We see it creep into our language at an early age, tend to notice it in others more than ourselves and, though it takes on many forms, at one point or another we’ve all done it… So what is it exactly that makes our tendency to blame others for our poor behavior so tempting?
A quick survey of the first few chapters of Genesis shows us that the problem of blame can be traced to the origin of man – literally! Not long after God created everything, including man, and set them all in perfect relationship with one another, mankind opted to declare independence from God by choosing to believe the serpent over God and disobeying the one rule of Eden. This is known as the Fall of Mankind – when sin entered the world. One of the immediate, destructive results of sin on relationships was displayed when God questioned Adam and Eve about their rebellion. Adam’s response to God was, “Eve gave me the fruit,” and Eve’s response was, “The serpent deceived me.” Neither was willing to take personal responsibility for their choice to disobey and, instead, decided to point fingers at everyone else involved.
As a marriage counselor, I often hear some version of the message, “If my spouse wouldn’t ___________ (yell, drink, work so much, ignore me, etc.), then I wouldn’t __________ (give the silent treatment, throw things, go over budget, nag, etc.).” So, essentially, “Because I believe my spouse is in the wrong, I am perfectly justified in my ugly reaction.” Sound familiar?
When we blame others for our behavior it has at least two incredibly harmful consequences. First, it communicates to the other person, “You are the main problem here.” It is an accusation that puts the blamer in a position of superiority, essentially saying, “I am better than you and would never have done that if it weren’t for you.” Blame is a form of contempt and nearly always incites defensiveness in the one being blamed. Researchers have identified this cycle of contempt and defensiveness as the single most destructive communication pattern in relationships.
We often justify blame by telling ourselves that in order to help our partner understand the significance of the problem, we must point out all of the ways they went wrong in a particular situation. However, because it puts the accused on the defensive, it rarely produces the desired result. It is incredibly difficult to stay calm and think critically when someone we love sends us the message that they’re only willing to look at our flaws and ignore their own. We instinctively want to point out their weaknesses as well or convince them that they’ve misjudged our character, which only fuels the destructive cycle.
The second harmful consequence of blame is that it sabotages personal growth. Blame is tempting because it is an easy alternative to the hard and often painful work of humbly looking in the mirror and taking stock of our own shortcomings. If we are unwilling to honestly take accountability for our actions, then it is nearly impossible to learn from our mistakes. The only way to become more of the person we each desire to be is to honestly admit where we’ve fallen short and make daily course corrections.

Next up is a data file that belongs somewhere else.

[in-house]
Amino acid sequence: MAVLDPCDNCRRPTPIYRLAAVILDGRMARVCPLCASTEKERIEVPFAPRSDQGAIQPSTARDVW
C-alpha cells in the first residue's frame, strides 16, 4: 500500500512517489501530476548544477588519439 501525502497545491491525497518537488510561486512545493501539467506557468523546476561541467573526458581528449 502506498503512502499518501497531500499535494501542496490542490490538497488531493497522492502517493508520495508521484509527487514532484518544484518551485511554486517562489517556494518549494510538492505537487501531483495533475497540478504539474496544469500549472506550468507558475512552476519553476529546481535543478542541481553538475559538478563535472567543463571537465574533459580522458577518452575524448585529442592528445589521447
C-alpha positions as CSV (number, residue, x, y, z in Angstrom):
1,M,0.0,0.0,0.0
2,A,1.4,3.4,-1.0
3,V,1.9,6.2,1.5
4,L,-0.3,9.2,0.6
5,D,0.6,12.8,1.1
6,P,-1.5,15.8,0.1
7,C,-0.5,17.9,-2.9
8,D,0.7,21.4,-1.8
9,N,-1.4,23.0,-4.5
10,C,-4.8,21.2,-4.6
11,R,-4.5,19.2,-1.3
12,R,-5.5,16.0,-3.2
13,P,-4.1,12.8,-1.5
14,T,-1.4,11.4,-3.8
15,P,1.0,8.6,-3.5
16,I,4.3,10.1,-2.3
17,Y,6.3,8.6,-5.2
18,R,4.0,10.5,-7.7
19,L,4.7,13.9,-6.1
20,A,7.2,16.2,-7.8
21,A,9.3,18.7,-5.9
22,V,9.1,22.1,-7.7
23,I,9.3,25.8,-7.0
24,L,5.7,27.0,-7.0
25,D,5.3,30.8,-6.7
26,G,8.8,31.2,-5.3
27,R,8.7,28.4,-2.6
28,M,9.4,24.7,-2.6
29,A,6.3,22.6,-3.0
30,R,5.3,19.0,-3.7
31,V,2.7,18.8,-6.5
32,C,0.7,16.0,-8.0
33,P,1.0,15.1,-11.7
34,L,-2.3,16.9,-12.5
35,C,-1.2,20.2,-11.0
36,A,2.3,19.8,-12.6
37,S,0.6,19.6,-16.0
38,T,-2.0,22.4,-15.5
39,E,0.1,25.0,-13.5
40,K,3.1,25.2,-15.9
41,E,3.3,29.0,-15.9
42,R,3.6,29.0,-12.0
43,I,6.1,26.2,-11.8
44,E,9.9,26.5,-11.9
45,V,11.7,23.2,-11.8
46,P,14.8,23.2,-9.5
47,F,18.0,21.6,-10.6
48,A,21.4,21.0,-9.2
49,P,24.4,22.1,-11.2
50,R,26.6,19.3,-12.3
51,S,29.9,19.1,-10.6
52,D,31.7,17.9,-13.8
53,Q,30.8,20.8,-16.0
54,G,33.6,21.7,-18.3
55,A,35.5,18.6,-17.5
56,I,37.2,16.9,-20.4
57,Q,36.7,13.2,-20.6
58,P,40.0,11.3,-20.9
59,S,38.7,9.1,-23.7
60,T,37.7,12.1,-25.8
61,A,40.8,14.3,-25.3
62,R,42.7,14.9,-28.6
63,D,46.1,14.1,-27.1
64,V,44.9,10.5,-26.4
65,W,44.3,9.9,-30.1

At this point, you may be asking, “What do these course corrections look like in the midst of relationships?” The following are a few strategies to help you avoid the blame trap and spur you on toward personal and relational development.
1 – Begin by admitting your part in the conflict. This is not about “taking the high road,” which again is a position of superiority. The goal is to genuinely acknowledge where your thinking or behavior may have contributed to the overall problem. It may sound something like, “I’m really sorry for the way I began our conversation, I can see how you would have felt ambushed by my comments.”
2 – Find common ground. Instead of focusing on the perception that the other person is being unreasonable or immature, the best way out of the contempt-defensiveness cycle is to look for the understandable part in what the other person is saying. Relationship research strongly supports the principle that if we want to receive understanding, we must first give understanding.
3 – Offer assurance and affirmation. The best way to repair some of the damage left by past accusations is to reassure the other person that you are not looking at them through a judgmental lens. For example, saying something like, “I’m not questioning you because I don’t trust your judgment; I truly want to understand your thought process and need your help with that.”
4 – Prioritize mutual respect. The goal is not to ignore or minimize your own feelings or desires but to give each person equal regard. This involves a willingness to listen to both sides even when you strongly disagree. This mutual respect reassures each person that we are not willing to win the argument at the expense of the relationship.
If you go on to read the rest of the story that began in Genesis, you’ll see that God’s plan for redemption was to send His perfect son, Jesus, to redeem mankind. When Jesus walked on the earth He displayed all of the attributes necessary for healthy relationships. When accused, Jesus did not blame others but was willing to humbly speak the truth in love. Not surprisingly, when we look at the relationship research, it points to the very same behavior patterns. Instead of blaming others, the best thing we can do is acknowledge our part in the problem and commit to be part of the solution.